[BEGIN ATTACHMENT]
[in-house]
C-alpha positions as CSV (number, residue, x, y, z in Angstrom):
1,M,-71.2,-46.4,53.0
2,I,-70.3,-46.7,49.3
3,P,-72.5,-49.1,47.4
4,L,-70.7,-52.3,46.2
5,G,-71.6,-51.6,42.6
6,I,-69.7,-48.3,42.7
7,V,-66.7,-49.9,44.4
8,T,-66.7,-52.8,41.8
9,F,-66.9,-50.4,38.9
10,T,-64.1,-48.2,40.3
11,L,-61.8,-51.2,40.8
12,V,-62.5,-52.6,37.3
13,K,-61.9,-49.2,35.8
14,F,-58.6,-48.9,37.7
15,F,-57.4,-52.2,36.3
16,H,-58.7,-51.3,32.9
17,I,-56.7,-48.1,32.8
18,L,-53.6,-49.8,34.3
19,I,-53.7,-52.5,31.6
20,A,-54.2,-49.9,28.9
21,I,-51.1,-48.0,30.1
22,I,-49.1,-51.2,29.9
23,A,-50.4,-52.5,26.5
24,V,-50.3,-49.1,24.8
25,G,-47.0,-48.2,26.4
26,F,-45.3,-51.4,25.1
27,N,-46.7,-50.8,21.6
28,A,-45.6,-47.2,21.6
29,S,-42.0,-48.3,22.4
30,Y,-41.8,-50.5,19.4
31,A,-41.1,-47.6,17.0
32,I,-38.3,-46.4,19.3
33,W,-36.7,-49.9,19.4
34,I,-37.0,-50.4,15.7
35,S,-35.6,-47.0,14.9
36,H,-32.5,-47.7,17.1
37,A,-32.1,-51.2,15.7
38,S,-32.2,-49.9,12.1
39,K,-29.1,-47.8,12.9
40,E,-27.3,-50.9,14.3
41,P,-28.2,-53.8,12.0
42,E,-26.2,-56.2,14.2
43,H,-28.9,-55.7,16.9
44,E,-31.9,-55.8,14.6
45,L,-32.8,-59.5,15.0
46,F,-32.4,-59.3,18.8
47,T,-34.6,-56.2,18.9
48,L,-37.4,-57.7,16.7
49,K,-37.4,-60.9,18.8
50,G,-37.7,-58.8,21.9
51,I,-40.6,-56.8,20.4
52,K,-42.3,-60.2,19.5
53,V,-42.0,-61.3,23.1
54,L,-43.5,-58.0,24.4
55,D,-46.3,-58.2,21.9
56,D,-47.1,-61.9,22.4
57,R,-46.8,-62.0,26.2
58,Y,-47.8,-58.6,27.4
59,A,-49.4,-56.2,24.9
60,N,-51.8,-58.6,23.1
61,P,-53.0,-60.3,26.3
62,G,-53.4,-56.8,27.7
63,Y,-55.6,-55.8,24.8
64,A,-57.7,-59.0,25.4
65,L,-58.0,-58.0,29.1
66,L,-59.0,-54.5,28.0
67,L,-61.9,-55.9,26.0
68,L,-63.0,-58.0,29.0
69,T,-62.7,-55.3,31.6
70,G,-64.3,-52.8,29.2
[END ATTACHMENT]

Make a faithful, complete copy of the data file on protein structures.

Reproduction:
[in-house]
C-alpha positions as CSV (number, residue, x, y, z in Angstrom):
1,M,-71.2,-46.4,53.0
2,I,-70.3,-46.7,49.3
3,P,-72.5,-49.1,47.4
4,L,-70.7,-52.3,46.2
5,G,-71.6,-51.6,42.6
6,I,-69.7,-48.3,42.7
7,V,-66.7,-49.9,44.4
8,T,-66.7,-52.8,41.8
9,F,-66.9,-50.4,38.9
10,T,-64.1,-48.2,40.3
11,L,-61.8,-51.2,40.8
12,V,-62.5,-52.6,37.3
13,K,-61.9,-49.2,35.8
14,F,-58.6,-48.9,37.7
15,F,-57.4,-52.2,36.3
16,H,-58.7,-51.3,32.9
17,I,-56.7,-48.1,32.8
18,L,-53.6,-49.8,34.3
19,I,-53.7,-52.5,31.6
20,A,-54.2,-49.9,28.9
21,I,-51.1,-48.0,30.1
22,I,-49.1,-51.2,29.9
23,A,-50.4,-52.5,26.5
24,V,-50.3,-49.1,24.8
25,G,-47.0,-48.2,26.4
26,F,-45.3,-51.4,25.1
27,N,-46.7,-50.8,21.6
28,A,-45.6,-47.2,21.6
29,S,-42.0,-48.3,22.4
30,Y,-41.8,-50.5,19.4
31,A,-41.1,-47.6,17.0
32,I,-38.3,-46.4,19.3
33,W,-36.7,-49.9,19.4
34,I,-37.0,-50.4,15.7
35,S,-35.6,-47.0,14.9
36,H,-32.5,-47.7,17.1
37,A,-32.1,-51.2,15.7
38,S,-32.2,-49.9,12.1
39,K,-29.1,-47.8,12.9
40,E,-27.3,-50.9,14.3
41,P,-28.2,-53.8,12.0
42,E,-26.2,-56.2,14.2
43,H,-28.9,-55.7,16.9
44,E,-31.9,-55.8,14.6
45,L,-32.8,-59.5,15.0
46,F,-32.4,-59.3,18.8
47,T,-34.6,-56.2,18.9
48,L,-37.4,-57.7,16.7
49,K,-37.4,-60.9,18.8
50,G,-37.7,-58.8,21.9
51,I,-40.6,-56.8,20.4
52,K,-42.3,-60.2,19.5
53,V,-42.0,-61.3,23.1
54,L,-43.5,-58.0,24.4
55,D,-46.3,-58.2,21.9
56,D,-47.1,-61.9,22.4
57,R,-46.8,-62.0,26.2
58,Y,-47.8,-58.6,27.4
59,A,-49.4,-56.2,24.9
60,N,-51.8,-58.6,23.1
61,P,-53.0,-60.3,26.3
62,G,-53.4,-56.8,27.7
63,Y,-55.6,-55.8,24.8
64,A,-57.7,-59.0,25.4
65,L,-58.0,-58.0,29.1
66,L,-59.0,-54.5,28.0
67,L,-61.9,-55.9,26.0
68,L,-63.0,-58.0,29.0
69,T,-62.7,-55.3,31.6
70,G,-64.3,-52.8,29.2